Sent to official Liverpool site, but put up here as well in the meantime.
A lot of what I write is based on the premise that there are always at least two ways to look at pretty much everything in football.
Very few things in the game are clear-cut. Pros and cons exist with almost everything, be it a system, formation, selection ideas and even players themselves.
During the mid-season slump I never lost faith in this team or its manager. Equally, during the good times, and after some sensational results, I’ve said that this is a team capable of winning the big trophies, but never got carried away, even after beating Aston Villa 5-0. Equanimity is crucial.
You can be positive or negative, but I just try to be balanced. I don’t go around like Frank Constanza in Seinfeld screaming “serenity now!” when I feel my blood pressure rising, but I do try and keep things in perspective, even if it can take a few minutes after a match to calm down, and a few more hours to perk up.
I admit to being surprised that the Reds have got themselves so fully back in the title hunt, but I also never swung to despair when the mid-winter wobbles hit.
So I’ll take the same attitude into this latest setback. Thankfully, I think virtually all Liverpool fans have seen how good this Liverpool side has become of late, and this defeat can be viewed in that context.
It’s fair to say that Chelsea fully deserved their 3-1 victory at Anfield last night. For the most part, Liverpool played well, and the first half was a truly titanic battle between two form sides trading body blows, but once Chelsea got their second goal the stuffing was somewhat knocked out of the Reds.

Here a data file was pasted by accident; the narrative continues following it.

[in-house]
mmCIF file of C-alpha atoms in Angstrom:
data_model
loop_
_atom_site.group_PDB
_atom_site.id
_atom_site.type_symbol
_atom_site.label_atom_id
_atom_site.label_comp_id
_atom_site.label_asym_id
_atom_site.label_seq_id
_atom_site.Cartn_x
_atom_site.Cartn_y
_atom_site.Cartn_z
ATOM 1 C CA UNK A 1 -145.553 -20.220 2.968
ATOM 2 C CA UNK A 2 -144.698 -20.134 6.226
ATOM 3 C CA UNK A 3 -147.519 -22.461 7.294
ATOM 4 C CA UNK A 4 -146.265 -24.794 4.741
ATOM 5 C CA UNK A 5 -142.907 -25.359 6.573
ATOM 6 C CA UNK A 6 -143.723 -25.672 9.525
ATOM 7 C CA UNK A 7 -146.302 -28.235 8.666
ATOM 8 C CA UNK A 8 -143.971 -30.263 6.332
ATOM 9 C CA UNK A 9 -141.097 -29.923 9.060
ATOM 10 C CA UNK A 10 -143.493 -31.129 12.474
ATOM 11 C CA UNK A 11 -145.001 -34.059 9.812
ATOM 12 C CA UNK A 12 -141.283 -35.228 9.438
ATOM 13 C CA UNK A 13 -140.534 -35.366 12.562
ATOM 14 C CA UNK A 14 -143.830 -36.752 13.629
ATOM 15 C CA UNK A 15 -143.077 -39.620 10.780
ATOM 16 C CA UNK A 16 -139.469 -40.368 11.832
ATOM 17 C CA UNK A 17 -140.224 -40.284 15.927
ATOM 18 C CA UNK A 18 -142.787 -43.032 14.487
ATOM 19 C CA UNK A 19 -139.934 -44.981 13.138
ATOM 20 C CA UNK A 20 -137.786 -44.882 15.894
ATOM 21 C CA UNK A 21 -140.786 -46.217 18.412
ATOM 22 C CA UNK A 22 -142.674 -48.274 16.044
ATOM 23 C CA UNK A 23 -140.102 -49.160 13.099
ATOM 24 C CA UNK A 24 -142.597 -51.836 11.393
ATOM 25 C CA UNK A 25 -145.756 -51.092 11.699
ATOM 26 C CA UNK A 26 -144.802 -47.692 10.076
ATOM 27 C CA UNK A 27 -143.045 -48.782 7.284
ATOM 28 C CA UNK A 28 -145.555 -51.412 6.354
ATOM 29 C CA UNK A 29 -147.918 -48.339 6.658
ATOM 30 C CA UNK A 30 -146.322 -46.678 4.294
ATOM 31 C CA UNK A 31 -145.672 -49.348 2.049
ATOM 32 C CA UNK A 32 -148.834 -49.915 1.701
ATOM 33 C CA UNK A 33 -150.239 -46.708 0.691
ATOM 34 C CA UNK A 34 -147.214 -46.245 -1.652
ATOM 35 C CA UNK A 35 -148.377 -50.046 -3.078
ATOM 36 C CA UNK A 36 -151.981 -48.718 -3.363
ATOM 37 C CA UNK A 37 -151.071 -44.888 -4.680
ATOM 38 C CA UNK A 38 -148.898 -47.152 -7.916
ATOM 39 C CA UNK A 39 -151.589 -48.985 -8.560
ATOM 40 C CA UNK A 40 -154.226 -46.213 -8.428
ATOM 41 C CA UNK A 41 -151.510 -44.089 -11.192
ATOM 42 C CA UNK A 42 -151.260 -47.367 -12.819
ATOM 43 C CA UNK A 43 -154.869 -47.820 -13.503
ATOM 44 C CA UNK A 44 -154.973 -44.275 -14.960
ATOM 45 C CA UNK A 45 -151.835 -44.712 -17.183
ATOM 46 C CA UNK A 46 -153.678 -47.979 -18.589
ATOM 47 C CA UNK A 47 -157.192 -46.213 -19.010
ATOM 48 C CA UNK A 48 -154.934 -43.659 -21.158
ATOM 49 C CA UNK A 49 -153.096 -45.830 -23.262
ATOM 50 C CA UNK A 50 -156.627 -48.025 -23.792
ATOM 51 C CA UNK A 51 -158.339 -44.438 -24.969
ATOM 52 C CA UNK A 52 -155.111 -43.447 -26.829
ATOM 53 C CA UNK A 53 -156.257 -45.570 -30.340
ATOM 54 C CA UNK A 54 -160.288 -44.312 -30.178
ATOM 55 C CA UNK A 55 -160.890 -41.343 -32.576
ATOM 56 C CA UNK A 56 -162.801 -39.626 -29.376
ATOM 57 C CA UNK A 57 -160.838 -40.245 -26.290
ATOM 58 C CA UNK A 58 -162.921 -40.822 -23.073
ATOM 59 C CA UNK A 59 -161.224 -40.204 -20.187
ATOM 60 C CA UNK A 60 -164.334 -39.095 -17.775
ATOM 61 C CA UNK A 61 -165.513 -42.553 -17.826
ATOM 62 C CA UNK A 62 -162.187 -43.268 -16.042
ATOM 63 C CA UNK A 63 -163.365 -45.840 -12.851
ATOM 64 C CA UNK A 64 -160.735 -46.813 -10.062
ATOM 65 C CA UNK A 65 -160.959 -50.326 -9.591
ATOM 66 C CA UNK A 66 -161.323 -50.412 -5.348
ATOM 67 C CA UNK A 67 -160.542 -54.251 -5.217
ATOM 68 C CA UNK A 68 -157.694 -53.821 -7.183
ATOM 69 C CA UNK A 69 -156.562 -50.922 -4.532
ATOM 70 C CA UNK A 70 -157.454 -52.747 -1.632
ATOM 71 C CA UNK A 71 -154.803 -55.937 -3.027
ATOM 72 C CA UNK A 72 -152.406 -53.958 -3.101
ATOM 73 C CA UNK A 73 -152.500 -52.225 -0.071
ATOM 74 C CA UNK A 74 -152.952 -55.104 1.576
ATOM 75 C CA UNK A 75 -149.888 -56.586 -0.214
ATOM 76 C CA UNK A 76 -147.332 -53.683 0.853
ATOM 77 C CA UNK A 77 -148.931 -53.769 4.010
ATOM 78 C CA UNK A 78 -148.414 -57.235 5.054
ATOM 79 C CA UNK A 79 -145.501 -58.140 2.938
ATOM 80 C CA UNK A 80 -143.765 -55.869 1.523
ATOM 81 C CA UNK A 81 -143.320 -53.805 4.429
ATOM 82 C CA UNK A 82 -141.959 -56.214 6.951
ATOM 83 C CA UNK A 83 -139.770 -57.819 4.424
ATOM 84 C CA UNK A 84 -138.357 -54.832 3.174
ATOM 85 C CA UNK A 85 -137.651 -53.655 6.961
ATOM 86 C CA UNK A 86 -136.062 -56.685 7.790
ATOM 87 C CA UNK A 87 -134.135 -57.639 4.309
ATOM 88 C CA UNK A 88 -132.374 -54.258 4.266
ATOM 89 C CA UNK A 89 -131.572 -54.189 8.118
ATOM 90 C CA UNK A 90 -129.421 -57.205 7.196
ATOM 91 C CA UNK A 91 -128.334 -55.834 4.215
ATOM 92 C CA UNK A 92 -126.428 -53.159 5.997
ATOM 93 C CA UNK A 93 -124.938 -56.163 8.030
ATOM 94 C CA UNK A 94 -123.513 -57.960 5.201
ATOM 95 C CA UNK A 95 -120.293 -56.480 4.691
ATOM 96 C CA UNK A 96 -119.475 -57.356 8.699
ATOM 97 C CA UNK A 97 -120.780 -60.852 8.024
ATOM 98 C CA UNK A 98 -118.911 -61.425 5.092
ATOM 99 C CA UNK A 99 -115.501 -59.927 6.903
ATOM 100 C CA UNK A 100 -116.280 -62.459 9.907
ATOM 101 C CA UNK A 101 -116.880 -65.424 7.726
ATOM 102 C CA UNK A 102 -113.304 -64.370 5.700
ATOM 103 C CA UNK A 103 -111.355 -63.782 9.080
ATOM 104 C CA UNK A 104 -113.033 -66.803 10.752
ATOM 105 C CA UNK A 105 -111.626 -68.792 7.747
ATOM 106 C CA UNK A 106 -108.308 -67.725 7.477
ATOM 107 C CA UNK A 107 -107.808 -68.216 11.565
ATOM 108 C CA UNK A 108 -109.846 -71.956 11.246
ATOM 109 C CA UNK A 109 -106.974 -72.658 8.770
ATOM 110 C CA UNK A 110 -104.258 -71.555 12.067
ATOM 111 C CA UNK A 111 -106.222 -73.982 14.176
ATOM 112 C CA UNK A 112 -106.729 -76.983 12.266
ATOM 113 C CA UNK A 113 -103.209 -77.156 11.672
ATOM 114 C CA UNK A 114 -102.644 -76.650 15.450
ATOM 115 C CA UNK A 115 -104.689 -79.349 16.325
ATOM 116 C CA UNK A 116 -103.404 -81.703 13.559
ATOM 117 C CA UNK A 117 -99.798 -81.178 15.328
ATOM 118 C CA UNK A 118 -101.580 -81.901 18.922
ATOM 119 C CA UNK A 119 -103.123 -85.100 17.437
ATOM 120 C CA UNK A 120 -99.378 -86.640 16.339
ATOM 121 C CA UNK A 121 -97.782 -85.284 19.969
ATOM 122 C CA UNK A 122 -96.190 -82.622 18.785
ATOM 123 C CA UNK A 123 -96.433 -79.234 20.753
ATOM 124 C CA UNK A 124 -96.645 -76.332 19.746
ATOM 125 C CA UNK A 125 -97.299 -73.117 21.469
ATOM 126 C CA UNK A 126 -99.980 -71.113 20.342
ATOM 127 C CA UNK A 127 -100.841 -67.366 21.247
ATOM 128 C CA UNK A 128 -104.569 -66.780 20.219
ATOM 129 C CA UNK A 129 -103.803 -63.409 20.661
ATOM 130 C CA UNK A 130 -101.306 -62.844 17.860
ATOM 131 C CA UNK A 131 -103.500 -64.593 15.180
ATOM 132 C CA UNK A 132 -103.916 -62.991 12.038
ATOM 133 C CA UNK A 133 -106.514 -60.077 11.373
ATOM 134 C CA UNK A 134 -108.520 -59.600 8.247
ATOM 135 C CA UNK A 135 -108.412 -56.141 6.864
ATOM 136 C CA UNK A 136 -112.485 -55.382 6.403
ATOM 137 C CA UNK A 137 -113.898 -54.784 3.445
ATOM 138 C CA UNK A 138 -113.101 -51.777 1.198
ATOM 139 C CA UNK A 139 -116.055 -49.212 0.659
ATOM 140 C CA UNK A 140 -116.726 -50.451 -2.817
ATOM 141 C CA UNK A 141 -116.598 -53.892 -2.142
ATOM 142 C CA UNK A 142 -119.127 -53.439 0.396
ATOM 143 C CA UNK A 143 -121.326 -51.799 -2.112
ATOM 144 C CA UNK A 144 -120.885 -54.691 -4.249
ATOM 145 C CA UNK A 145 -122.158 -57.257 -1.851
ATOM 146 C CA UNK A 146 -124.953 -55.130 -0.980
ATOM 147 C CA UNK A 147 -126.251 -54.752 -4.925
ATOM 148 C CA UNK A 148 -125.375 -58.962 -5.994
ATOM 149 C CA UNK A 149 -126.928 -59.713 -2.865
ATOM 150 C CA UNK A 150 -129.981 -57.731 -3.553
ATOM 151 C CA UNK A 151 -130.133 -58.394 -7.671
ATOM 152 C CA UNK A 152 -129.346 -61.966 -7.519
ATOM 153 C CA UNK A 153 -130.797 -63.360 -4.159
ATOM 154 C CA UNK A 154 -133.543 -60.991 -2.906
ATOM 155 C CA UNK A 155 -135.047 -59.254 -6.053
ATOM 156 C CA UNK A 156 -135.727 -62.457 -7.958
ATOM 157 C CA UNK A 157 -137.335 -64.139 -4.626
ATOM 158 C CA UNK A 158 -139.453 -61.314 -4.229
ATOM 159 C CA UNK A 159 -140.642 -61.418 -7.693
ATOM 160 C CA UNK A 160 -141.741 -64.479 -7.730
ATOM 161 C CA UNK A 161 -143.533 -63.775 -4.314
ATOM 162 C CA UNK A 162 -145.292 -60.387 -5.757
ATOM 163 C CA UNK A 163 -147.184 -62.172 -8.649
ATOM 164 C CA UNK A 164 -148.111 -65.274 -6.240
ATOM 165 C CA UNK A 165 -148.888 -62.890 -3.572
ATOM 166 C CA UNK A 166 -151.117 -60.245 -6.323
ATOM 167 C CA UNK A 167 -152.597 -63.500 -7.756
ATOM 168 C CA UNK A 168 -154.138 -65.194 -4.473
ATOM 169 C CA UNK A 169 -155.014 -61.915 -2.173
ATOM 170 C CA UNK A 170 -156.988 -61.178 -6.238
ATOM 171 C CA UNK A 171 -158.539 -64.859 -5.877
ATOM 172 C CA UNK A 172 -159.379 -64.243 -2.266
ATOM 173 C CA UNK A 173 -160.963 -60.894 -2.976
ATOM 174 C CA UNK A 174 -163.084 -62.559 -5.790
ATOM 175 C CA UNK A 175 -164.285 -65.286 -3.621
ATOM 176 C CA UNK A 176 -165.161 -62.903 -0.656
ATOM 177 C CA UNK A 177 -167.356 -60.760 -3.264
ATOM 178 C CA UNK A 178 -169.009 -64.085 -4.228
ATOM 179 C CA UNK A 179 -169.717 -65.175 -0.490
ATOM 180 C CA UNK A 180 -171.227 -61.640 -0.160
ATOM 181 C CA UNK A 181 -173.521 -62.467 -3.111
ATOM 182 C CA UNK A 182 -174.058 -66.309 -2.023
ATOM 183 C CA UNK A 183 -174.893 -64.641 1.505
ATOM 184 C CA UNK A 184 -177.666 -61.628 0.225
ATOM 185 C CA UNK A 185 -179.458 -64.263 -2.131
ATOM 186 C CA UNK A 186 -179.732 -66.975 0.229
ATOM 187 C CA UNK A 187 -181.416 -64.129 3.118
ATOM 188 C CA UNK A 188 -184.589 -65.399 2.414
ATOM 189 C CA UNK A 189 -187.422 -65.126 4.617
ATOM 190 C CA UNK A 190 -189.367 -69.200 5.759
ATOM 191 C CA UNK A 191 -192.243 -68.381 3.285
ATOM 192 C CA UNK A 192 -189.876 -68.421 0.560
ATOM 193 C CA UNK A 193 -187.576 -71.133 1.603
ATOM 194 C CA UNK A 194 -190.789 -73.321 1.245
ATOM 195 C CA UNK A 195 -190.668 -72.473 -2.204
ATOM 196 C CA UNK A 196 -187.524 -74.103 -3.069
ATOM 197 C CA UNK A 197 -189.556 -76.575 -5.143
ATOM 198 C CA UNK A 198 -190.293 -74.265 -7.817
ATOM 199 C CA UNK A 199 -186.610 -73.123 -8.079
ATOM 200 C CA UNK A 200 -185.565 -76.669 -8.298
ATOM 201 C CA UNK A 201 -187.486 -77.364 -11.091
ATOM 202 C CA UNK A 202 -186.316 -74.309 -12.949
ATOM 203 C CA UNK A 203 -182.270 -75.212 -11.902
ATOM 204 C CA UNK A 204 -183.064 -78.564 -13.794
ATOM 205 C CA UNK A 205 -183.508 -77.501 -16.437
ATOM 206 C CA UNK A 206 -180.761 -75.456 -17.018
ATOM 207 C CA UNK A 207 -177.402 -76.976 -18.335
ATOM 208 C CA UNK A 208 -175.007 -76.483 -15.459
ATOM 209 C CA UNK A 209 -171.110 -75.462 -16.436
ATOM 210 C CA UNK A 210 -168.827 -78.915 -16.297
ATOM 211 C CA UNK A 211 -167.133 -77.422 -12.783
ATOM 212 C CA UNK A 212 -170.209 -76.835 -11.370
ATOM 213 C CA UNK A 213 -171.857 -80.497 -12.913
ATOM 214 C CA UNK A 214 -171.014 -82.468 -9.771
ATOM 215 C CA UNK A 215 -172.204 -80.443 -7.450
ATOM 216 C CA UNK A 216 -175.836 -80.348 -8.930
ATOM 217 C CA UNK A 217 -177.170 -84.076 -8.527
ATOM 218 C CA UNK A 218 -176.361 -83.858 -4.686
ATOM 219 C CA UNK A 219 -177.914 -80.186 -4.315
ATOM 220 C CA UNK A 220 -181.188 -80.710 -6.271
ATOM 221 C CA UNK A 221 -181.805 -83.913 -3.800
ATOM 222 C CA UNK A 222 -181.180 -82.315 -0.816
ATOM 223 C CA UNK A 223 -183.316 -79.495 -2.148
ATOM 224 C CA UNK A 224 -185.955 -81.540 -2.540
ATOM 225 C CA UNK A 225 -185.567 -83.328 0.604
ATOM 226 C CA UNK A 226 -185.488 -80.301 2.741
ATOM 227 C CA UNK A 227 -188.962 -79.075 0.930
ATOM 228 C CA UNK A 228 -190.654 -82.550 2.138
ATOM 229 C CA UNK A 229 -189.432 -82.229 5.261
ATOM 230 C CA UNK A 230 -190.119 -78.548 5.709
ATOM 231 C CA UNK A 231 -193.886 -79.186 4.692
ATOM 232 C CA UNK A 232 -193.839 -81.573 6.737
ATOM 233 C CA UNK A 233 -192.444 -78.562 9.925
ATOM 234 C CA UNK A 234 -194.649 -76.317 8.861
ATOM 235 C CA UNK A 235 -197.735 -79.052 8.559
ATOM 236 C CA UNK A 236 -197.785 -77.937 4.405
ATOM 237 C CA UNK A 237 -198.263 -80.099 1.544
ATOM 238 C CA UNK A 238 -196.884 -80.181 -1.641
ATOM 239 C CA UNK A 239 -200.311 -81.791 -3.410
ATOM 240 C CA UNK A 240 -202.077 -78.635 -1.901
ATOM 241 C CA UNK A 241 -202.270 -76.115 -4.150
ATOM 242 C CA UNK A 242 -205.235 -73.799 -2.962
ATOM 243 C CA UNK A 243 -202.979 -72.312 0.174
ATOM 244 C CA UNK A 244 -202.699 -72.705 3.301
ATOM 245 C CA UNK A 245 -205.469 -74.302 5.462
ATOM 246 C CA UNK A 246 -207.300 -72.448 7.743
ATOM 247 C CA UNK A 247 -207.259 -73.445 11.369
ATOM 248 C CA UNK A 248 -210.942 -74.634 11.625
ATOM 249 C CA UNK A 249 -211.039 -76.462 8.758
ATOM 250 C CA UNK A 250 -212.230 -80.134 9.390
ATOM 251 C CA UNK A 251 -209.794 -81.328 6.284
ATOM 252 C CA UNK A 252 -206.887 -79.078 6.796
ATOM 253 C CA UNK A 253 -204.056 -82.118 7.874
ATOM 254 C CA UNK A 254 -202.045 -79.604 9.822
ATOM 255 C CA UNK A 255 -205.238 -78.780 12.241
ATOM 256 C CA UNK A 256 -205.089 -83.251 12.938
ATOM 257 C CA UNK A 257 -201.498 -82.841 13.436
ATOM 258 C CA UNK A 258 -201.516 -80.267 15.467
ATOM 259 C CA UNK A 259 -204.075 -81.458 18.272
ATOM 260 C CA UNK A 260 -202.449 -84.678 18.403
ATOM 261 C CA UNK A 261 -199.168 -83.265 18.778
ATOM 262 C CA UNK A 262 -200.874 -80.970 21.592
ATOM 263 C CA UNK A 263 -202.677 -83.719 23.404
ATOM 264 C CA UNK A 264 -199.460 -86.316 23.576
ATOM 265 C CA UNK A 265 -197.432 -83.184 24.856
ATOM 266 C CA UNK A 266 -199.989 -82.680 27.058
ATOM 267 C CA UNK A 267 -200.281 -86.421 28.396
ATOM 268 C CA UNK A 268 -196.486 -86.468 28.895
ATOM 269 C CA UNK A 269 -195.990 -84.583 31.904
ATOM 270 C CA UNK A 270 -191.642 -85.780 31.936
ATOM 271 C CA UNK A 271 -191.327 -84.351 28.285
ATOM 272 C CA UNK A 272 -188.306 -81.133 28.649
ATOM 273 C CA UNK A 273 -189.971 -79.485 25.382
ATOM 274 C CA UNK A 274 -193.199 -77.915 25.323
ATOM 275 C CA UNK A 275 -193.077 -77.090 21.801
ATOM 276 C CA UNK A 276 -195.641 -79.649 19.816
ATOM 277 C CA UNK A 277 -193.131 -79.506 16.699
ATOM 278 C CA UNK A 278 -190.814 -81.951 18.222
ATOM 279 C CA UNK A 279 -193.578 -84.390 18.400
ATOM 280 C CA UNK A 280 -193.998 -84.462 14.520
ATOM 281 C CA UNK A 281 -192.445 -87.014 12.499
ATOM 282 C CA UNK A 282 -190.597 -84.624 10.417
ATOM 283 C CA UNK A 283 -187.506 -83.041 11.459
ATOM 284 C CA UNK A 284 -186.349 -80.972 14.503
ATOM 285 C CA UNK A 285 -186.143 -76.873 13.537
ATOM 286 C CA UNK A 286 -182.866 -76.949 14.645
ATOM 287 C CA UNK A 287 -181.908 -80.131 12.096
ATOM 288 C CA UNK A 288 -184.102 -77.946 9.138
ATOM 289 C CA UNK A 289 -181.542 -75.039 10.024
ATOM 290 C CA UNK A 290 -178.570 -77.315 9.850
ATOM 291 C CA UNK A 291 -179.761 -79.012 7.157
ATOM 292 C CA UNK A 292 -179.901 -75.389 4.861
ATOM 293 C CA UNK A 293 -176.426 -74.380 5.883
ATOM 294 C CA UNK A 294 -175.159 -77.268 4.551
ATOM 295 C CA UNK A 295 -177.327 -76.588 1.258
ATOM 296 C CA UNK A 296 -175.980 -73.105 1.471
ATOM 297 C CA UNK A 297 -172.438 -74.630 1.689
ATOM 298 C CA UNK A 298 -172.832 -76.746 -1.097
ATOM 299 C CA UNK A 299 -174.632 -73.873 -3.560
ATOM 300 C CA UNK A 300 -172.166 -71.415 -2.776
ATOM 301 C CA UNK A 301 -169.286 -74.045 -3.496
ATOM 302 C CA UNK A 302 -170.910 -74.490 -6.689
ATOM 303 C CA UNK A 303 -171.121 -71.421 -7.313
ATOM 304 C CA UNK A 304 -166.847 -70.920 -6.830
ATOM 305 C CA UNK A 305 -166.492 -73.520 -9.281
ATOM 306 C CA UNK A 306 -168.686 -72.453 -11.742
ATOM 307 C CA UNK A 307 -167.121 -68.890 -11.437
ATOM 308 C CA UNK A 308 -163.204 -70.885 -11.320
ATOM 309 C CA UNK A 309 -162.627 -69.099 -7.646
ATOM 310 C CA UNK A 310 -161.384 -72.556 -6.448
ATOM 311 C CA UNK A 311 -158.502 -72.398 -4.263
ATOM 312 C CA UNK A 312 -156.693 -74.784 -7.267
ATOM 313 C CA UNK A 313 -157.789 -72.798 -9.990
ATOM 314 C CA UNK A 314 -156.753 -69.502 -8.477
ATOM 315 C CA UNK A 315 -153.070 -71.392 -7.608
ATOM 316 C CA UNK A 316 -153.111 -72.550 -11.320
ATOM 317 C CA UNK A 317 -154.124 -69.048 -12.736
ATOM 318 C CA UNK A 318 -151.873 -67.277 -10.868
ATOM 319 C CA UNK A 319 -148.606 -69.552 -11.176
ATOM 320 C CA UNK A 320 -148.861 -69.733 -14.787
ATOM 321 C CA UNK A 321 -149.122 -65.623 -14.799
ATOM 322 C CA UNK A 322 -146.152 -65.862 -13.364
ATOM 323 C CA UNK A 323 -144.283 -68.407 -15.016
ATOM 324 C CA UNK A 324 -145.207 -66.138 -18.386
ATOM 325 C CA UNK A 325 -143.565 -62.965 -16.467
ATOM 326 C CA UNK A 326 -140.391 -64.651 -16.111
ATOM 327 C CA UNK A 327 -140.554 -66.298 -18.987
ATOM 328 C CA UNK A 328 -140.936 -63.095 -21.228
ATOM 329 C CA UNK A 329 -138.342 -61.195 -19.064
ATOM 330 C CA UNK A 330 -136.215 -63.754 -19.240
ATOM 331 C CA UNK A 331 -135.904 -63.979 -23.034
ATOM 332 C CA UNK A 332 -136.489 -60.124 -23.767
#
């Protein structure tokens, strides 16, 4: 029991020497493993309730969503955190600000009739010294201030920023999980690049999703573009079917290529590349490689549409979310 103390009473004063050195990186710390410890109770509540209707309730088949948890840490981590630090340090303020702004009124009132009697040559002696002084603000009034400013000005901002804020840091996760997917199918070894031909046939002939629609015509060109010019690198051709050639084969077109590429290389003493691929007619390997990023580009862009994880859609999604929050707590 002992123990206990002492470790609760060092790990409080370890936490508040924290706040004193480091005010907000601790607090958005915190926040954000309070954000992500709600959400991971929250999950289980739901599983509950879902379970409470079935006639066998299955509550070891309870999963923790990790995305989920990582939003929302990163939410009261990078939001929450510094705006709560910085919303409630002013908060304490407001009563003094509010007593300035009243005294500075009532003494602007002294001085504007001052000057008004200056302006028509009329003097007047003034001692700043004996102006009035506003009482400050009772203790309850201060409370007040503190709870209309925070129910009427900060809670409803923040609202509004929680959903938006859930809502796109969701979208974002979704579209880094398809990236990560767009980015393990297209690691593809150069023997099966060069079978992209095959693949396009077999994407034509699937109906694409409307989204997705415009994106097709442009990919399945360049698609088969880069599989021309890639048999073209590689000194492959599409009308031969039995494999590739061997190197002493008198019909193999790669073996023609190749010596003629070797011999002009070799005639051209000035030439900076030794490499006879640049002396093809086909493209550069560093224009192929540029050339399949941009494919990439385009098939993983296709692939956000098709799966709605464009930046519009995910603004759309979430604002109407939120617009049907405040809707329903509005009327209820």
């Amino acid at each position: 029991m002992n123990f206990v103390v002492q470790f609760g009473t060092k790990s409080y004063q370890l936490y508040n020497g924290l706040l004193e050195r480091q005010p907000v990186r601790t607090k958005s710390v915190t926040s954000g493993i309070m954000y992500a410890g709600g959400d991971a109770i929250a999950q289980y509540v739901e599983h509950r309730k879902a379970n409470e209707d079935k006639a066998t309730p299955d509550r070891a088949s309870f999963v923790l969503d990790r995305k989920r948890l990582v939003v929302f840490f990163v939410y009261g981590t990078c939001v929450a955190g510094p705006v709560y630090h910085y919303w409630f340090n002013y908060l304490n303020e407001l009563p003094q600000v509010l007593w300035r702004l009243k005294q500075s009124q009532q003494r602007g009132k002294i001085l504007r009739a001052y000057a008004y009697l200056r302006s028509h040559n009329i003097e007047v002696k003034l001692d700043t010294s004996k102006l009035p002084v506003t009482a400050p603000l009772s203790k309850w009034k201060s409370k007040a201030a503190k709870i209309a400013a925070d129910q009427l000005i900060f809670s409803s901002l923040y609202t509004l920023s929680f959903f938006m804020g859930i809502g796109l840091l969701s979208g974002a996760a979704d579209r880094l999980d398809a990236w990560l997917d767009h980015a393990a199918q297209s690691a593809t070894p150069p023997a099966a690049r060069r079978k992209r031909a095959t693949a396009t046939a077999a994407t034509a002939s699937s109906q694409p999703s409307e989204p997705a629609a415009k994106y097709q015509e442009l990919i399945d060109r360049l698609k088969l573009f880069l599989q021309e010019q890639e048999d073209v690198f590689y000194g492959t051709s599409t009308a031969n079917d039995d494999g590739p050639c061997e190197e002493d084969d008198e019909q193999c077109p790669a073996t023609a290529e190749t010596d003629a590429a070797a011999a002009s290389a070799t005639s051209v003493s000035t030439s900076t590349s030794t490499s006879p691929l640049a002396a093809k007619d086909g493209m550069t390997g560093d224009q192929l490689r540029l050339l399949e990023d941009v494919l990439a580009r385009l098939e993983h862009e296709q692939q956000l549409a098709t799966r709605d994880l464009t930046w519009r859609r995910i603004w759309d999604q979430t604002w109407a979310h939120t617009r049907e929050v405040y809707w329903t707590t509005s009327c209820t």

I’ve always defended zonal marking, because for the most part it works. It’s unhelpful that when it doesn’t, certain ex-pros offer all its faults, but never its strengths. Even when Liverpool go many months defending set-pieces to perfection, there’s never that other side of the argument.
The fact is, Liverpool defended two corners badly against Chelsea. Man-marking is often at fault for goals, but no-one picks up on it, because it’s the ‘normal’ system.
Ultimately, if you don’t do your job, whatever the system, it breaks down. And Chelsea are a very good team at attacking corners, while Liverpool aren’t the biggest side these days.
The game reminded me a bit of a role reversal from 2005. Back then Liverpool were not in the title race, or even close, but Chelsea, with a far more expensive side and bigger squad, had to juggle the two main competitions.
This time, Liverpool need top energy and intensity for every single game; there’s no time to take the foot off the gas, as United’s closest challengers. Chelsea, meanwhile, are more adrift in the league; this time, they can focus on Europe. Liverpool reversed Chelsea’s league double over them from 2005, only to lose when it came to the Champions League.
It’s the first defeat against a ‘big four’ club this season, but it came against a side rejuvenated by the inevitable boost of a new manager. Perhaps, given recent maulings handed out, the early goal made it seem a bit too easy for Liverpool; a false sense of security from pummelling other top sides. This time the opponents bounced back well.
Chelsea are a weird team this season; they almost had a mid-season break, drifting through winter, with some of their players apparently having given up, only to now get a big boost for the final stretch with another top manager and the return to fitness (and desire) of some key players. It seems a long time ago when Chelsea started the season in such stunning form.
But so well have Liverpool done this season, it’s easy to overlook that Chelsea’s 18-man squad last night cost £70m more than the Reds’, and that their starting XI cost £45m more. That’s the kind of gap in finances Benítez has closed has in the league; I don’t see any teams assembled for far less money than Liverpool even close to the Reds.